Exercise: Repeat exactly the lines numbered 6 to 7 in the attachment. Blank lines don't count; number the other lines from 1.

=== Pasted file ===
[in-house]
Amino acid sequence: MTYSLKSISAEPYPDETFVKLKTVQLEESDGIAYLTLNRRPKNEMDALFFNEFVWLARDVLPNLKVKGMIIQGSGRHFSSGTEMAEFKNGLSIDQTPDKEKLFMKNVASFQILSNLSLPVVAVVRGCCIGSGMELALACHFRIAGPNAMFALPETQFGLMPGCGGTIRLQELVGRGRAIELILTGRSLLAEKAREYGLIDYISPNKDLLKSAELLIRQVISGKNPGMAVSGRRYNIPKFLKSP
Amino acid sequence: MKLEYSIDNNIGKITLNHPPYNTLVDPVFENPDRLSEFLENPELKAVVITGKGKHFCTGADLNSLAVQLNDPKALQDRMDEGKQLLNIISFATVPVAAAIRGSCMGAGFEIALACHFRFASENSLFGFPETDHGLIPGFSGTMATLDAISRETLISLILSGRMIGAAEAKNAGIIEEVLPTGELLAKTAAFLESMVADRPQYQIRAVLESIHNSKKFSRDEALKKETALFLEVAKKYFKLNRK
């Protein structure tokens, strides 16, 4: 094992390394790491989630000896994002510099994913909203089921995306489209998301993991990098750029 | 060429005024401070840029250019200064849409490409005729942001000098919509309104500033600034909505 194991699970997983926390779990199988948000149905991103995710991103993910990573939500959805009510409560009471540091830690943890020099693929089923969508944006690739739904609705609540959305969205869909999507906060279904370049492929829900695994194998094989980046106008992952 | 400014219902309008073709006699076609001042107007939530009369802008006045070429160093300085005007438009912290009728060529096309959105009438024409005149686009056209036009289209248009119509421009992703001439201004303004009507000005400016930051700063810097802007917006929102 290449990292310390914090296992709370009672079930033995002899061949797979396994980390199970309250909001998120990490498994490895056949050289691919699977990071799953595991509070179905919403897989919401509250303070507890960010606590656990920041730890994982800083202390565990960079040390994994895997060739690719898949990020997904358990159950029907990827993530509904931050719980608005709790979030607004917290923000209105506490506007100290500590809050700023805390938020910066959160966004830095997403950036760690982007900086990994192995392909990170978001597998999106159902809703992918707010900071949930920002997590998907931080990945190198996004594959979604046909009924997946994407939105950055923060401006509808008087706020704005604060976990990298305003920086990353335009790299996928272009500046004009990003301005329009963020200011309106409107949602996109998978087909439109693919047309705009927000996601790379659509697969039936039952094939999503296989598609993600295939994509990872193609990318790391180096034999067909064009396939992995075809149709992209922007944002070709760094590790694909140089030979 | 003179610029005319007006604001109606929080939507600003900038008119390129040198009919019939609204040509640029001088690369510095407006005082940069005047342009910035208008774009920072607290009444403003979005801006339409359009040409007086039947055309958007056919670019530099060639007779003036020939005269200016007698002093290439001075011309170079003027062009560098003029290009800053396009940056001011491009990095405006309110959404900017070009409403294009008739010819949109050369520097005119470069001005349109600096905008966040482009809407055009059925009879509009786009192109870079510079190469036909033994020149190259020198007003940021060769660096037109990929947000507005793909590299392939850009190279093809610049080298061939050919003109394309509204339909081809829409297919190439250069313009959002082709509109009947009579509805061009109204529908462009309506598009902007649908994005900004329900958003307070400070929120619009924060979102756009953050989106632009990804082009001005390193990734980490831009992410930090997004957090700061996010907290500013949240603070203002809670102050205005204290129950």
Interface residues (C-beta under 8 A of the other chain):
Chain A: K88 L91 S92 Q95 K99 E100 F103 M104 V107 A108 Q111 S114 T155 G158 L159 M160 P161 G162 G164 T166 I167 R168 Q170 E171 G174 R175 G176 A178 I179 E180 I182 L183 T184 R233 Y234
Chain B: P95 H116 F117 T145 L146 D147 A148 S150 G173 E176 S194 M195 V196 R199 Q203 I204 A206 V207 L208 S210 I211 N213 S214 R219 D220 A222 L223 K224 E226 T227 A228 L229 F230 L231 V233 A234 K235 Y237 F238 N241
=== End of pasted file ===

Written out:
Chain A: K88 L91 S92 Q95 K99 E100 F103 M104 V107 A108 Q111 S114 T155 G158 L159 M160 P161 G162 G164 T166 I167 R168 Q170 E171 G174 R175 G176 A178 I179 E180 I182 L183 T184 R233 Y234
Chain B: P95 H116 F117 T145 L146 D147 A148 S150 G173 E176 S194 M195 V196 R199 Q203 I204 A206 V207 L208 S210 I211 N213 S214 R219 D220 A222 L223 K224 E226 T227 A228 L229 F230 L231 V233 A234 K235 Y237 F238 N241